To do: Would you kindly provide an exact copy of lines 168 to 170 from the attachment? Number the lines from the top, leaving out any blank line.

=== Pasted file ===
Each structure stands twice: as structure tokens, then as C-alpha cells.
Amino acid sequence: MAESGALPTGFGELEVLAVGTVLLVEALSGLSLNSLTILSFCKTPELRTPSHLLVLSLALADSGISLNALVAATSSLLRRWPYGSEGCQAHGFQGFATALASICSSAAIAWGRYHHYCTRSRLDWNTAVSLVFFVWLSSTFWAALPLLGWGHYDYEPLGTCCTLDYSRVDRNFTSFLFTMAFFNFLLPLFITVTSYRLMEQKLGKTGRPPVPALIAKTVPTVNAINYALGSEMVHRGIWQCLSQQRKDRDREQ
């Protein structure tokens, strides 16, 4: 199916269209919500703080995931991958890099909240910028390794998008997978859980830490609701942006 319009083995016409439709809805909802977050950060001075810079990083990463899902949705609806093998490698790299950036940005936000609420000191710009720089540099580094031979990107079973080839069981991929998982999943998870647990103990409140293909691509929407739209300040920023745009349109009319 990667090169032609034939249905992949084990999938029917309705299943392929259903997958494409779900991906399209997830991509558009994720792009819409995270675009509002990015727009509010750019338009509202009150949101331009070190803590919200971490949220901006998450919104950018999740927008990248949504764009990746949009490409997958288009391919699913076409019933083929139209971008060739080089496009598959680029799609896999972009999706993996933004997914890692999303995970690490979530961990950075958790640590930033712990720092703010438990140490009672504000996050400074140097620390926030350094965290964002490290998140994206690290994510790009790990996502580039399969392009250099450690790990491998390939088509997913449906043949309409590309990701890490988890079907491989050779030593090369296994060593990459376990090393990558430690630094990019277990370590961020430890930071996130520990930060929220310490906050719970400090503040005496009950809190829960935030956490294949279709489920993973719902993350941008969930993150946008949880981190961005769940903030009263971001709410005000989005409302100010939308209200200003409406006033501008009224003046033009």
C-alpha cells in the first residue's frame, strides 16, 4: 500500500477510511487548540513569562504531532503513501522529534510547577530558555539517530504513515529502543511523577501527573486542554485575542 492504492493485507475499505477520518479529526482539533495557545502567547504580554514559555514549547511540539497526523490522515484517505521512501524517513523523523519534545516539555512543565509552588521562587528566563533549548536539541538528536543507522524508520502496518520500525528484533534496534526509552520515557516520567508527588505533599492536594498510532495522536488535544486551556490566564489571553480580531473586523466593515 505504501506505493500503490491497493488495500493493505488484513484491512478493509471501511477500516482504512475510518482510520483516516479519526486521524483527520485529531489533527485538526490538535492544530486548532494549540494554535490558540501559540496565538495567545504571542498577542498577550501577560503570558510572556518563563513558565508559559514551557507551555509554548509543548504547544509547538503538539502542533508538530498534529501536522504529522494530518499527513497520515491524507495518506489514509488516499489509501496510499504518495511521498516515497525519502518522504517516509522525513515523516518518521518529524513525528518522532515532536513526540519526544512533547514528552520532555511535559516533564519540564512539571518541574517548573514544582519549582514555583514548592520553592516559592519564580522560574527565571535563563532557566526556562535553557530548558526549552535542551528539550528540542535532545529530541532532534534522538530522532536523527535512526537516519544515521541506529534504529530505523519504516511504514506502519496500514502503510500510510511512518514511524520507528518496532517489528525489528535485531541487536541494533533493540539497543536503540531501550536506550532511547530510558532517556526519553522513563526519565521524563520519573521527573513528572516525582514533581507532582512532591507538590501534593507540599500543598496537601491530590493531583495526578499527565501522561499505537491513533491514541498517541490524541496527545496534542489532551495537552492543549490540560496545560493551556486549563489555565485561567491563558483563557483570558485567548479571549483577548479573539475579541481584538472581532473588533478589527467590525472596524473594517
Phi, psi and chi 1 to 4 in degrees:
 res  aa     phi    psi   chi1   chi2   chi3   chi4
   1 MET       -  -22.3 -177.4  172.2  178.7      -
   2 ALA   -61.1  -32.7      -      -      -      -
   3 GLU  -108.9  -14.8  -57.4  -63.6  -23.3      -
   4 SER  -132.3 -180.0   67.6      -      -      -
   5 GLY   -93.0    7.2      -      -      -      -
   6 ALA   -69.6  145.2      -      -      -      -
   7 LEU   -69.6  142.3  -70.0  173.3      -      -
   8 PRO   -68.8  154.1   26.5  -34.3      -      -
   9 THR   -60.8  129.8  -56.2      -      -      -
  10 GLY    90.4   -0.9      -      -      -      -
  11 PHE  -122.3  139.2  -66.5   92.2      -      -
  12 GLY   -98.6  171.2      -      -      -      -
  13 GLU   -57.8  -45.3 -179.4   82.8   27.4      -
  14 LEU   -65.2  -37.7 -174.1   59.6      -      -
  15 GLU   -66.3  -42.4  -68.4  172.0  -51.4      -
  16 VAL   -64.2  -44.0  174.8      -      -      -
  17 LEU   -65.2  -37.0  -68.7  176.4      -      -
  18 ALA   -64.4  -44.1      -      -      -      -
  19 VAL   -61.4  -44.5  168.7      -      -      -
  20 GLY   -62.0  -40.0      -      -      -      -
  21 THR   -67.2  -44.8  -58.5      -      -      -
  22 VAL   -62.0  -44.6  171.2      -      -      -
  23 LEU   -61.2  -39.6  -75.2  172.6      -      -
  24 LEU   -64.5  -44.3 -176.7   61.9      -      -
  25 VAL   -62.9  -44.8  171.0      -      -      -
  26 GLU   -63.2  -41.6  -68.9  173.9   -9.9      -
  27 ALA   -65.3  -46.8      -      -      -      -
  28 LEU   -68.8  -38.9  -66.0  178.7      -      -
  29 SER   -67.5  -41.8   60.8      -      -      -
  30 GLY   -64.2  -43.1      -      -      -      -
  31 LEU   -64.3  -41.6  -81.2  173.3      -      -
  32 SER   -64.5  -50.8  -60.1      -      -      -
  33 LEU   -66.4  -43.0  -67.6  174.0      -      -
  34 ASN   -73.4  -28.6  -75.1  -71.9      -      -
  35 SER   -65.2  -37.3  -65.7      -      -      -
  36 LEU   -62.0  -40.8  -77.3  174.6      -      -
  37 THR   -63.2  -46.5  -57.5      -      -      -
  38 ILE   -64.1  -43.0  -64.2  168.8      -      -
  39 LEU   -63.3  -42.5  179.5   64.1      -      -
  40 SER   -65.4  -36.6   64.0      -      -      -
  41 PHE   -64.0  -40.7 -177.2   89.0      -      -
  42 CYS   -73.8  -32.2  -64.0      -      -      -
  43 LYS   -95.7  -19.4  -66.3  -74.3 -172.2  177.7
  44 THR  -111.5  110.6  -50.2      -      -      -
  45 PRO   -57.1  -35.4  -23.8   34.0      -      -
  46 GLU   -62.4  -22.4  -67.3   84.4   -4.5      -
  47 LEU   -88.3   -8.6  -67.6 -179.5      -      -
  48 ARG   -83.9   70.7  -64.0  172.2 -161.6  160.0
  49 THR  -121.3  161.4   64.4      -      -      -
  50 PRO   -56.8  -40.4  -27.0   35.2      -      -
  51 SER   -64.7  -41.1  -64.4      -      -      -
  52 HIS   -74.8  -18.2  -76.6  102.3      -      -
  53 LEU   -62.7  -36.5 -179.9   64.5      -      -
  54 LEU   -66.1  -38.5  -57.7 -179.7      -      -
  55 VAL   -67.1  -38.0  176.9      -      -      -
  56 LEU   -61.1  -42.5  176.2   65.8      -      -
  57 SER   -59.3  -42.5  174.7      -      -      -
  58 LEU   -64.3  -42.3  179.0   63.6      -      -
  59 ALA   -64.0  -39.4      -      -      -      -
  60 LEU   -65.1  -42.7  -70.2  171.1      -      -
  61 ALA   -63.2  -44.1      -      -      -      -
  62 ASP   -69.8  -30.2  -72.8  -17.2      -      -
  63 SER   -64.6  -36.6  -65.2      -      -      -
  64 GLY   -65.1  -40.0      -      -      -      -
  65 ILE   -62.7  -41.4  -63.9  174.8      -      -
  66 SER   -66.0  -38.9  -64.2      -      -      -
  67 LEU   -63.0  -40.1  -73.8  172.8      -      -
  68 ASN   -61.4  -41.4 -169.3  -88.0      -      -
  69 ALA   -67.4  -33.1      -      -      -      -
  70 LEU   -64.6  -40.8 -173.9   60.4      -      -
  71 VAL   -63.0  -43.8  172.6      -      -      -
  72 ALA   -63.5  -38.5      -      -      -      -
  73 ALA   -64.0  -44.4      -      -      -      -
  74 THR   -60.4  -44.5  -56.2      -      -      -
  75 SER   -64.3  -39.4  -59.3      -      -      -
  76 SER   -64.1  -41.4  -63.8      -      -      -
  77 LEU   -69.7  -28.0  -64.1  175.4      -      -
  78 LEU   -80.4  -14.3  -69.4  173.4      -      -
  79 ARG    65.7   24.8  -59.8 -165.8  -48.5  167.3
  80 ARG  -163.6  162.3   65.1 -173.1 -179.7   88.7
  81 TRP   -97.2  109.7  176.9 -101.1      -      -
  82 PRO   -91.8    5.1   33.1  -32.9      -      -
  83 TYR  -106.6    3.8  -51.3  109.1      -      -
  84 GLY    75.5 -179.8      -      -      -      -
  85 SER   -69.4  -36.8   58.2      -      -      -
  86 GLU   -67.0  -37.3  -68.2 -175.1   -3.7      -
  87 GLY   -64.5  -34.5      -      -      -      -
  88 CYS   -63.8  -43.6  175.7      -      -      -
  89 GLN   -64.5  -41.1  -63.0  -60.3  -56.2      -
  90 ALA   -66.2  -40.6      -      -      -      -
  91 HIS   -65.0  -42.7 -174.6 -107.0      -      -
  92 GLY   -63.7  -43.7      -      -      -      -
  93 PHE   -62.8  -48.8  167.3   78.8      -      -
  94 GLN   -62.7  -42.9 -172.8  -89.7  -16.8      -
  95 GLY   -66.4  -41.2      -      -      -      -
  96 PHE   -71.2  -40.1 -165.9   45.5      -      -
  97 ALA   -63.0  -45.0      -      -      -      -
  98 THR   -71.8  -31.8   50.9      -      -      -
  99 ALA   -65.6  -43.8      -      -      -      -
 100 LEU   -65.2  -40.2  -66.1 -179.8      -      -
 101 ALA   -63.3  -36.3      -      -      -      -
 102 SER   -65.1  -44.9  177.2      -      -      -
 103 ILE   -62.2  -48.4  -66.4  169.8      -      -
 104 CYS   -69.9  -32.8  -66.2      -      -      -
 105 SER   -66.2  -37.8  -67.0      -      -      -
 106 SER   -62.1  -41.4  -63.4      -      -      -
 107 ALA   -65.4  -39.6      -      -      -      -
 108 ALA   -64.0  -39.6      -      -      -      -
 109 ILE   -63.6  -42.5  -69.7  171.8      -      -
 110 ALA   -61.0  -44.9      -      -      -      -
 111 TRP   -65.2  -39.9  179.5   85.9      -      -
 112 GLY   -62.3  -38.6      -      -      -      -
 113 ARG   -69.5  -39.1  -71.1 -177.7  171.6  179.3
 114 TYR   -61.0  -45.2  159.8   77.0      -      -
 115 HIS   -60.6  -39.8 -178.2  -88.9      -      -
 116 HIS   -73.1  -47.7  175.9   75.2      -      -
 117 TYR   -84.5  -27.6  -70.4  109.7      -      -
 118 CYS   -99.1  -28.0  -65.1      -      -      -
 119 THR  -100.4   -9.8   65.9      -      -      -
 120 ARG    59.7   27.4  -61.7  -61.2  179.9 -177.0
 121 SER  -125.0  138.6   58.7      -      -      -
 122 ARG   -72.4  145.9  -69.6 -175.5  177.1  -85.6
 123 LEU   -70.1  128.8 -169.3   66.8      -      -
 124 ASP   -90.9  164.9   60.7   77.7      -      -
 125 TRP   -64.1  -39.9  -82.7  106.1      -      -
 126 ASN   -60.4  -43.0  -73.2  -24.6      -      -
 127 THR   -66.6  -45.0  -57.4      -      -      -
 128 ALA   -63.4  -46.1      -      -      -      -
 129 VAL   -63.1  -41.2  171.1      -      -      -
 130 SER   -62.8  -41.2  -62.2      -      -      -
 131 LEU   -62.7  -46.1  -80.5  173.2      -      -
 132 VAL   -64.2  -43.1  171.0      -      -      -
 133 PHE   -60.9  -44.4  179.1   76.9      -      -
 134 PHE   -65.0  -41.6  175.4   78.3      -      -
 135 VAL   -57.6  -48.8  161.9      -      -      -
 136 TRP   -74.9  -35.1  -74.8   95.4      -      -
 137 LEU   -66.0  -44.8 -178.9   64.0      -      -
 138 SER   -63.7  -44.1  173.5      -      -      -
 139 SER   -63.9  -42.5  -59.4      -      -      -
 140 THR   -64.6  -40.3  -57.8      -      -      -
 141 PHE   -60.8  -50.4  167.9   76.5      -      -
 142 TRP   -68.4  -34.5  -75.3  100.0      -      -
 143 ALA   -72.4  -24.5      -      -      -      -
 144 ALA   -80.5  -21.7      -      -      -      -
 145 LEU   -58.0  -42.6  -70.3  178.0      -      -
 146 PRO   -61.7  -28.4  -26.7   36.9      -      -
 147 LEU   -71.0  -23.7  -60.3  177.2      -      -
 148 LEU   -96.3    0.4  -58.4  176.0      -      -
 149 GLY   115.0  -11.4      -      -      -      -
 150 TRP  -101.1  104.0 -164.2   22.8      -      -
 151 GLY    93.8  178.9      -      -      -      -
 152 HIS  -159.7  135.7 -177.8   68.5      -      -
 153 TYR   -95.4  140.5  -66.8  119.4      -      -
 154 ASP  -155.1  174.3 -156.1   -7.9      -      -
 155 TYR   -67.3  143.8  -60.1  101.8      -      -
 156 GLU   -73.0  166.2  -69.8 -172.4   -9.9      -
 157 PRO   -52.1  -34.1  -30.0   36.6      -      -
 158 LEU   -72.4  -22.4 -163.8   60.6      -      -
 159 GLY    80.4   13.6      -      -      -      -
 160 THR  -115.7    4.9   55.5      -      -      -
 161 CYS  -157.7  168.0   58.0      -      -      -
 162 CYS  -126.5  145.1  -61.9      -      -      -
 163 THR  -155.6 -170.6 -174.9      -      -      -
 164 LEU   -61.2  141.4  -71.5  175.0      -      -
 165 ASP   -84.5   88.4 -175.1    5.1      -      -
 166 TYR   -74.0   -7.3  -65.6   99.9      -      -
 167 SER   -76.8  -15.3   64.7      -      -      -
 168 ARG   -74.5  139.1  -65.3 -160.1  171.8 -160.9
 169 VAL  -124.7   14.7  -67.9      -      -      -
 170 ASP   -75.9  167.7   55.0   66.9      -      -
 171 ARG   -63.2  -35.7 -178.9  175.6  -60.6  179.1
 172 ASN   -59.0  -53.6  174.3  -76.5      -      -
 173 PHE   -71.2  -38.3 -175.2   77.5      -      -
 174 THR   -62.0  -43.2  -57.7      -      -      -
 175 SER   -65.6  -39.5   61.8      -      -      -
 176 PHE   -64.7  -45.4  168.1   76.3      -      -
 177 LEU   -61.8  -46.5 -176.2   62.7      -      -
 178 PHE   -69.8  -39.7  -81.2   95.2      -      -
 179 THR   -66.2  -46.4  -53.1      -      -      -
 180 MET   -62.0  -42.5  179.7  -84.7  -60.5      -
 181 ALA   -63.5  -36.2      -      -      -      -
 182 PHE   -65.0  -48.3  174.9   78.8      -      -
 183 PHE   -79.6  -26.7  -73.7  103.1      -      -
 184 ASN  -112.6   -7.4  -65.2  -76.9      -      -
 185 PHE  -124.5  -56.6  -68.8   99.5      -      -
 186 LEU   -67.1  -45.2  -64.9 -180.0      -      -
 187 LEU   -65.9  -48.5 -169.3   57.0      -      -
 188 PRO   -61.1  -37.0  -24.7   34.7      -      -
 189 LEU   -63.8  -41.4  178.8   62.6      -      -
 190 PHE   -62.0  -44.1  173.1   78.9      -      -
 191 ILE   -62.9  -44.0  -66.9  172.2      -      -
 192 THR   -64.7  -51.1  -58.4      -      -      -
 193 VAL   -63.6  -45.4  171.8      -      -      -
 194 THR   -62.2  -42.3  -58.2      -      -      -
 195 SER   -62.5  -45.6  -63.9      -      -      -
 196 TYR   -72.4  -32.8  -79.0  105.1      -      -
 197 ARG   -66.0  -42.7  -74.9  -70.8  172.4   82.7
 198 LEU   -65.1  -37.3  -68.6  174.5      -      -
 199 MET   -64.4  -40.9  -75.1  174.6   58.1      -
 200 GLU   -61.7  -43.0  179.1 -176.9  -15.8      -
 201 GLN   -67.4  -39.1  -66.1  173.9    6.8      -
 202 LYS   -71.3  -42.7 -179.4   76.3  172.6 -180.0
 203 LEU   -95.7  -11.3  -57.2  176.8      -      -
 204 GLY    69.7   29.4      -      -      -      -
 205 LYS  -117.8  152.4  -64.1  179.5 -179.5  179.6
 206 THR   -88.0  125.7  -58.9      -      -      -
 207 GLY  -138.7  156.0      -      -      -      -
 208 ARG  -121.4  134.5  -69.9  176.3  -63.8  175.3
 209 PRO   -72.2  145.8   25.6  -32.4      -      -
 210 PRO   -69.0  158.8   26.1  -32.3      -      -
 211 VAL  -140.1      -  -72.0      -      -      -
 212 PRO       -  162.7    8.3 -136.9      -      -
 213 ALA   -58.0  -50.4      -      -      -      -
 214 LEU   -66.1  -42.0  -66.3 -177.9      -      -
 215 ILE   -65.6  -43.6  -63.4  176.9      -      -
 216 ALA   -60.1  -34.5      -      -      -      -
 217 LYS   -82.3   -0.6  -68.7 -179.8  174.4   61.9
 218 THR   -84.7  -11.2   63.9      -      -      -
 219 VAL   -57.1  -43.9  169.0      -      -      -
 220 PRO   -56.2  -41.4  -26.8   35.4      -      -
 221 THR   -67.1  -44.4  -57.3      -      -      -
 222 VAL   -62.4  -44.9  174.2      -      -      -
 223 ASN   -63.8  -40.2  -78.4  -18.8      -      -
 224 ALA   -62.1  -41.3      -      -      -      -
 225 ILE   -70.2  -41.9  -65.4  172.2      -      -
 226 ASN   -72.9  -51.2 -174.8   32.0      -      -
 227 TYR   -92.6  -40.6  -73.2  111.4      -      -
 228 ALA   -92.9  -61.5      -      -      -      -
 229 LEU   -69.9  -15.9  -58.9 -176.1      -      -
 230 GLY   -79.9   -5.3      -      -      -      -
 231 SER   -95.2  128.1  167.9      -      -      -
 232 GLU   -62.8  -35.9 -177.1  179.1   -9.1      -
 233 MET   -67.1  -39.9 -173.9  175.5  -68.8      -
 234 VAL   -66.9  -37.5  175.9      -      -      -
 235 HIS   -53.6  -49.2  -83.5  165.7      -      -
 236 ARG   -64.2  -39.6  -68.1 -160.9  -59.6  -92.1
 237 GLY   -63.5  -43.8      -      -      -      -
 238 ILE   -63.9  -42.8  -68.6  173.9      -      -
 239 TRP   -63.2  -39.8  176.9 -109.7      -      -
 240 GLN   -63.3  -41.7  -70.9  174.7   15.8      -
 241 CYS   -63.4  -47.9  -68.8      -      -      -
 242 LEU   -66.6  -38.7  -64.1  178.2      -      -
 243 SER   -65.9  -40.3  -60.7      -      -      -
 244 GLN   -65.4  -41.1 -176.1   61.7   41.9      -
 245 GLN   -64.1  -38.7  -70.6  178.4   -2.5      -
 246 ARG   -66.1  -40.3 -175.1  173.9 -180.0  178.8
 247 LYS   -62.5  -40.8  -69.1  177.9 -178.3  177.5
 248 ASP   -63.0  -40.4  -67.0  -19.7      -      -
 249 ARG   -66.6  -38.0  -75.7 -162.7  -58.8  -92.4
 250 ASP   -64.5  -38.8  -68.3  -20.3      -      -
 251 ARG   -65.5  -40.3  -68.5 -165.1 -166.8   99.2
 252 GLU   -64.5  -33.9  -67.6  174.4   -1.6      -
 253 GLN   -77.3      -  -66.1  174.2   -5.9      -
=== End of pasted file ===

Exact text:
 162 CYS  -126.5  145.1  -61.9      -      -      -
 163 THR  -155.6 -170.6 -174.9      -      -      -
 164 LEU   -61.2  141.4  -71.5  175.0      -      -